It seemed the management was constantly updating something, moving a wall, fixing a door, adding partitions, building desk systems, whatever, growing and expanding as the industry made its transition from hot metal to phototypeset to digital production.
Matt was one of the handy guys who was usually available to help with some of this perpetual change. He was knowledgable, retired, he was willing. . . and he had a huge shed on his hobby farm near Shakopee.
Many times when we were making modifications to one of the operations and ended up with stuff that wasn't needed, we had a choice: The dumpster or Matt's shed.
(Mungo is the name for the stuff that's too good to toss after a construction project. Keeping mungo is NOT the same as hoarding. Really. :) Hoarding is a mental disorder. You'd have to be crazy to throw THIS stuff away.)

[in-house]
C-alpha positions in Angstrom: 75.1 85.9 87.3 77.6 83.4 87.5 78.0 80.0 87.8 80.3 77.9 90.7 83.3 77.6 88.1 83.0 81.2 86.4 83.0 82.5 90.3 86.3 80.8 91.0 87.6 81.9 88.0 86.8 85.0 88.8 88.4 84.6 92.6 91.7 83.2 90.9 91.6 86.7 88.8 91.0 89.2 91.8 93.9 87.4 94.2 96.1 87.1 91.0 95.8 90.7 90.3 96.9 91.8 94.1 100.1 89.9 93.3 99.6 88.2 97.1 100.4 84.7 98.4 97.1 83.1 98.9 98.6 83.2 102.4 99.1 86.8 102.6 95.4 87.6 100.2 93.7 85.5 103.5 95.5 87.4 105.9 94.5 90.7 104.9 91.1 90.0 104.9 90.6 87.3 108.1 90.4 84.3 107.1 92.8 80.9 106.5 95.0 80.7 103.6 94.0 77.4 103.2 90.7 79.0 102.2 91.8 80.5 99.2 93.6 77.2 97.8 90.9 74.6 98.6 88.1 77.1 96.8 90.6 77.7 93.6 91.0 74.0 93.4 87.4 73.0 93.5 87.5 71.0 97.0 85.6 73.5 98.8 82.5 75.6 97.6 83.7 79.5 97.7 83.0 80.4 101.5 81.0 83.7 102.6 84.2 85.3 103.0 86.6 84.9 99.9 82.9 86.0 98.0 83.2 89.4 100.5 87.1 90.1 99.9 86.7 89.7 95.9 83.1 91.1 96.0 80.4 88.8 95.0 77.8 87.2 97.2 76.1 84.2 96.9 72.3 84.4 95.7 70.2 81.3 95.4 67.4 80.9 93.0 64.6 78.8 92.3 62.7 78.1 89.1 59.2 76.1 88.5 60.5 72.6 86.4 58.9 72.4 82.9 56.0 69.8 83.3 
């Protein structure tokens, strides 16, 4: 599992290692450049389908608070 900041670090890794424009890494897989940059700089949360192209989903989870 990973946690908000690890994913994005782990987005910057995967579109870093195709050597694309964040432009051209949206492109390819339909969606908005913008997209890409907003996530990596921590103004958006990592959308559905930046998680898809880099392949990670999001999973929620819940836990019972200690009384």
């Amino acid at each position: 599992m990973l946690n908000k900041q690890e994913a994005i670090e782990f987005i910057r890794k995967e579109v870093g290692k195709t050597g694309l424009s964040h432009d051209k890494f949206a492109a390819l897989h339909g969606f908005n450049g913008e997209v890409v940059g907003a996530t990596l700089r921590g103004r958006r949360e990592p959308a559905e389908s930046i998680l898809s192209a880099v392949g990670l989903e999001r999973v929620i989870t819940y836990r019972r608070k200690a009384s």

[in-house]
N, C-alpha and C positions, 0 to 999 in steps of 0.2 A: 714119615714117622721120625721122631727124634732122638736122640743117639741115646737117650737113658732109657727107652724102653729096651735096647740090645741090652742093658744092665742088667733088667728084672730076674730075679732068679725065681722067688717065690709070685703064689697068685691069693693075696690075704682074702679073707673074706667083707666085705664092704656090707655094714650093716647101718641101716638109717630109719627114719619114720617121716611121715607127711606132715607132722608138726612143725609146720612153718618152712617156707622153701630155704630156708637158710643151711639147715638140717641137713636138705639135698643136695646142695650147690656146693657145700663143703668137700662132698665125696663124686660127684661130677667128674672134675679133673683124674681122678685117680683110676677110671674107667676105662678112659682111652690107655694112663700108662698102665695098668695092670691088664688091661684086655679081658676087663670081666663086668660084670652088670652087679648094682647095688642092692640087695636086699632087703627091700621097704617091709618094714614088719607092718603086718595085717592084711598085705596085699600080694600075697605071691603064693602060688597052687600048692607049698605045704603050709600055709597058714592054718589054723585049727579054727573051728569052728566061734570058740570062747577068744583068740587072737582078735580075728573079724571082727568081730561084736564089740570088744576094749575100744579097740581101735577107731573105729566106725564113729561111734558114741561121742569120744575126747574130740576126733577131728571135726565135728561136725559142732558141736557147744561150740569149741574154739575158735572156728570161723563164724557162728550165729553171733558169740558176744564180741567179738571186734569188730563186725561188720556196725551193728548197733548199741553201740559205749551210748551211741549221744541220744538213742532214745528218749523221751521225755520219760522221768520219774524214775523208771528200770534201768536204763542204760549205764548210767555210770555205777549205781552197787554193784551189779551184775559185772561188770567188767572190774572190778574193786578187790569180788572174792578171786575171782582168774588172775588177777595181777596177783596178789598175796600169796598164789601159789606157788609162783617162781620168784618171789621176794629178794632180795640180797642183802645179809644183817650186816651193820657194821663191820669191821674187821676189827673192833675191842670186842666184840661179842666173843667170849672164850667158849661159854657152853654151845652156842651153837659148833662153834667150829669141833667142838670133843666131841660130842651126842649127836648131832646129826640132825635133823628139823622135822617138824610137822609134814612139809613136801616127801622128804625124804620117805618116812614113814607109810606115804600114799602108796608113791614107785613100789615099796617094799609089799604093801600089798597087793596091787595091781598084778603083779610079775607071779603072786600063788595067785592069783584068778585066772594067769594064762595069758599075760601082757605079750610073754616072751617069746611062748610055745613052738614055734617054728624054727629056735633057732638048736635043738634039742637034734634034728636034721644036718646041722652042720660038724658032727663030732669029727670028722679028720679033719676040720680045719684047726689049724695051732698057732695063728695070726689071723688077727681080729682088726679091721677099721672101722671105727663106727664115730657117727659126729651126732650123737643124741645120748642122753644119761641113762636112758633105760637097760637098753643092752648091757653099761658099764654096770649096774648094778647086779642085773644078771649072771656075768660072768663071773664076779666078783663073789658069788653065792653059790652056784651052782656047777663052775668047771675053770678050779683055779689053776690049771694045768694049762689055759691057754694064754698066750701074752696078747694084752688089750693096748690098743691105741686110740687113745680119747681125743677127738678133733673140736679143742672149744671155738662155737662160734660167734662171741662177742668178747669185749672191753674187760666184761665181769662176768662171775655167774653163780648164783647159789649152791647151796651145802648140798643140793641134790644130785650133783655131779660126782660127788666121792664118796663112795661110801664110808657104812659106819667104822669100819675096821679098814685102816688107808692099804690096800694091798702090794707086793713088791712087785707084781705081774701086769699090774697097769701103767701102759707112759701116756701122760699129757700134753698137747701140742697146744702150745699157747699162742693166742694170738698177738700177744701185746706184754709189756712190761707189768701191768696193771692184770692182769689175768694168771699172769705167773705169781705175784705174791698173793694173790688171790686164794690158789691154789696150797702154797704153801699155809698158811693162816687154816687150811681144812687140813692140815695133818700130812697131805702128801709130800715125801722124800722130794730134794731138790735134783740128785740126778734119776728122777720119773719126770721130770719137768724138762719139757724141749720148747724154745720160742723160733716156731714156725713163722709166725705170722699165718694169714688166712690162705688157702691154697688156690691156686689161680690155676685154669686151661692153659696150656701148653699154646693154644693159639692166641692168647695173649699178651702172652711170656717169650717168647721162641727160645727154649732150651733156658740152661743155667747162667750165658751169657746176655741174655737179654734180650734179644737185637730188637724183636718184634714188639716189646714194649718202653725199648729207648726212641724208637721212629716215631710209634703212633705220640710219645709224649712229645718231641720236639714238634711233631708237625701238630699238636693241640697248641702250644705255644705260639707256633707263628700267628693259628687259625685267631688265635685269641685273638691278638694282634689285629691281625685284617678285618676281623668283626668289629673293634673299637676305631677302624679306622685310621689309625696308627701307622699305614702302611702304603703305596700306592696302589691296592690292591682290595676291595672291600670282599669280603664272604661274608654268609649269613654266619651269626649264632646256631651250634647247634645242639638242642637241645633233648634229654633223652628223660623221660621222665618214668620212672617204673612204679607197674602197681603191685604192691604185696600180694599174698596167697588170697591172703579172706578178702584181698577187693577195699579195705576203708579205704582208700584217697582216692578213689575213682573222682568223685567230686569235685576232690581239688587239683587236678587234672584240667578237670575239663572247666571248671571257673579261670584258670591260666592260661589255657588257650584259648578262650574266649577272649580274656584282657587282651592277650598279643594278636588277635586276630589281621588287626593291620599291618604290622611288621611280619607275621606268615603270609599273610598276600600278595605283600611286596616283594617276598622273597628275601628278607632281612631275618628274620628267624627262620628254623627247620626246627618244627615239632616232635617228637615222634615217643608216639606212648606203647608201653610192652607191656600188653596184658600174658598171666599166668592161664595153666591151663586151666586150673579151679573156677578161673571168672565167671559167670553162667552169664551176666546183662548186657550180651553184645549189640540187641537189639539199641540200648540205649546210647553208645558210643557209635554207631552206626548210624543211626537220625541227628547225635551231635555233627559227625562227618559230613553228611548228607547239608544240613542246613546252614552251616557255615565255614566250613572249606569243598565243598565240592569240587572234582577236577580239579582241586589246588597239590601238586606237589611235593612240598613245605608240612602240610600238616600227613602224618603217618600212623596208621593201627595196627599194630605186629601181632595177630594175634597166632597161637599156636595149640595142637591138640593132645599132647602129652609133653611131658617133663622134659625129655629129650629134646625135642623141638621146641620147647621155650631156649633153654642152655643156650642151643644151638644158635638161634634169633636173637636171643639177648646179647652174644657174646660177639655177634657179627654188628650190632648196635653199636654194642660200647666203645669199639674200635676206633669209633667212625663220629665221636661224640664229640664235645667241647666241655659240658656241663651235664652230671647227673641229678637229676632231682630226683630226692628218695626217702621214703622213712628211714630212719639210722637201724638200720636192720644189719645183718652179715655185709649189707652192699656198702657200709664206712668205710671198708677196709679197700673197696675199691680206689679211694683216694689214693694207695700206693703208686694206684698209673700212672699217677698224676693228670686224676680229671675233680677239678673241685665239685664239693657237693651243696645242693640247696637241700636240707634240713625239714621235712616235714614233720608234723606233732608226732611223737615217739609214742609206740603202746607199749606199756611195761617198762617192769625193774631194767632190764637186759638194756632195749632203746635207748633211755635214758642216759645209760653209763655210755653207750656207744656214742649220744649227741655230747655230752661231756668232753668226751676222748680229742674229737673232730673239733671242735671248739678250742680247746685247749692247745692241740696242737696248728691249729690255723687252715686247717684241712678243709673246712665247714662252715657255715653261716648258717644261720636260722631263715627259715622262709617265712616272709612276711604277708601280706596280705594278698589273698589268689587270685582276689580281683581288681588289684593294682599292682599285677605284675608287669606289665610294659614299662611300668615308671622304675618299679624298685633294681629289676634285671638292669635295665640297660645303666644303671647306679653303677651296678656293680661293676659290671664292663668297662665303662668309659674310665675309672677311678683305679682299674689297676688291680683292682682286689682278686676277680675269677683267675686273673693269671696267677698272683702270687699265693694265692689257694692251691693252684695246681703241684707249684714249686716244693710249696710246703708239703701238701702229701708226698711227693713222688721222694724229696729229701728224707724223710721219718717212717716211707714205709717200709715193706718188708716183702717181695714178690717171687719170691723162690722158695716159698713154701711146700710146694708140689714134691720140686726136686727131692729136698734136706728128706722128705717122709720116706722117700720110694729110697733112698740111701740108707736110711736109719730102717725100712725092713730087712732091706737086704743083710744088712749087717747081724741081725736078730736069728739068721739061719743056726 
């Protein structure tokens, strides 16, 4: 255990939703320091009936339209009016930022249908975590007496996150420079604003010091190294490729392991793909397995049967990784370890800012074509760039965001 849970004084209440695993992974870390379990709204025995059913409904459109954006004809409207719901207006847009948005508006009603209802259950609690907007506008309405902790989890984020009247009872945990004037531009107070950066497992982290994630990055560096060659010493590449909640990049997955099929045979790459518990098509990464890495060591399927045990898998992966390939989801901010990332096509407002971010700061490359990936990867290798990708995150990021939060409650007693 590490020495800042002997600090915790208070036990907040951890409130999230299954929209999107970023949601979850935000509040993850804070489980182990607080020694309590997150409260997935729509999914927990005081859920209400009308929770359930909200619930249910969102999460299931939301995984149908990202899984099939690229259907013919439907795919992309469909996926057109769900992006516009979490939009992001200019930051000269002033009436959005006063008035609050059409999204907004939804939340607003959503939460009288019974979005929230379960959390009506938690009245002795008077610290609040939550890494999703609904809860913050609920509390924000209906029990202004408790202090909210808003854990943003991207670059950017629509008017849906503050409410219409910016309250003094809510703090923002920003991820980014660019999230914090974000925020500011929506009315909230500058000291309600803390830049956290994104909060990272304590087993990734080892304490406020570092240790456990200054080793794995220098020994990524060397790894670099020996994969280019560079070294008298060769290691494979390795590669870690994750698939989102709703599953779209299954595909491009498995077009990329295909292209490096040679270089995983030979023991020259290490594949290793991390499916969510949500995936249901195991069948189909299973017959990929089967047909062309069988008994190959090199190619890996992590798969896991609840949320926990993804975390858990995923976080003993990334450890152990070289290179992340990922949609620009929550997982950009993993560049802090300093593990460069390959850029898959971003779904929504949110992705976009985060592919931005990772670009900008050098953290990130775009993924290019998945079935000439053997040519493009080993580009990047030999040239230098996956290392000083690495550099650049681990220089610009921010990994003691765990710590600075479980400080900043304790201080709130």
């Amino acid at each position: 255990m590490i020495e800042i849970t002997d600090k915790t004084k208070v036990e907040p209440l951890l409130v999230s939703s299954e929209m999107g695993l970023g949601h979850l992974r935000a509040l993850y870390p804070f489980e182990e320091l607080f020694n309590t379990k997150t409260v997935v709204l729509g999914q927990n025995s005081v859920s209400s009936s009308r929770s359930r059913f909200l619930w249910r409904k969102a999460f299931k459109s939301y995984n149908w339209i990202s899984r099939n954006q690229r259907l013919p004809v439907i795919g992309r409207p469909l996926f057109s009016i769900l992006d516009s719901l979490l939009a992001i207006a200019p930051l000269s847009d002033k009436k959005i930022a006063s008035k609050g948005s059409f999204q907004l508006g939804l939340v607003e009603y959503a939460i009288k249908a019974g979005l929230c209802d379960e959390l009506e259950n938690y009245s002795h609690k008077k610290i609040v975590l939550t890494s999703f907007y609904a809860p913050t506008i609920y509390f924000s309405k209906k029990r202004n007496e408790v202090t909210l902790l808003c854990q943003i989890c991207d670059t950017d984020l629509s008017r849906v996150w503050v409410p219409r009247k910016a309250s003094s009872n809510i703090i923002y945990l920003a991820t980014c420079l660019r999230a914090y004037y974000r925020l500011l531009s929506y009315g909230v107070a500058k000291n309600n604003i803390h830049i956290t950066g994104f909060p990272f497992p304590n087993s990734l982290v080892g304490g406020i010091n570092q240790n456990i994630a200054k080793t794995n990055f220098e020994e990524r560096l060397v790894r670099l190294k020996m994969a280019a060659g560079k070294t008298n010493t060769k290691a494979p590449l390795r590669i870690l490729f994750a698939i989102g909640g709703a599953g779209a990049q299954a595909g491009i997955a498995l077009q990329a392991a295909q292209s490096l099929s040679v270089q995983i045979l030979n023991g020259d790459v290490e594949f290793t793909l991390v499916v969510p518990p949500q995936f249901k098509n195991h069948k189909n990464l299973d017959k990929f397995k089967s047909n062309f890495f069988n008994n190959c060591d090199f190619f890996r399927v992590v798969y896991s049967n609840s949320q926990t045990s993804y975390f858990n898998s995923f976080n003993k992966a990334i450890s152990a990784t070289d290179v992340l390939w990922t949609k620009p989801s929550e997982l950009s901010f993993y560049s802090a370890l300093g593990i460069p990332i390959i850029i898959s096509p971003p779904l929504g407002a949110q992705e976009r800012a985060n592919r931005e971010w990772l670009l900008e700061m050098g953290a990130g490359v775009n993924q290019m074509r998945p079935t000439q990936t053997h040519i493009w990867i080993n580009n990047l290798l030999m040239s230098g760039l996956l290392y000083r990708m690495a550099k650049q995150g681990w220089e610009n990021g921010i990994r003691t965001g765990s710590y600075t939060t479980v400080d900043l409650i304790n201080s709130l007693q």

|At one time, this knob opened the door to the|
Postmaster's Office in Jordan
|A decade of dust.|
Some of the stuff got reused, repurposed, recycled. But there are four doors of various sizes and styles that looked like they had taken up permanent residence in Matt's shed.
Jennifer is working on her fixer-upper in Dundas again and there may be some opportunities to put one or more of these vintage babies into service. Today Stan visited Matt's shed and took these pictures and some notes for planning and discussion purposes.
Who knows, you may see these old newspaper doors back at work again. Stay tuned.
(At left. This is a partition from
a Prior Lake conference room. At
right. This is a nice door. Have no idea where it came from though.)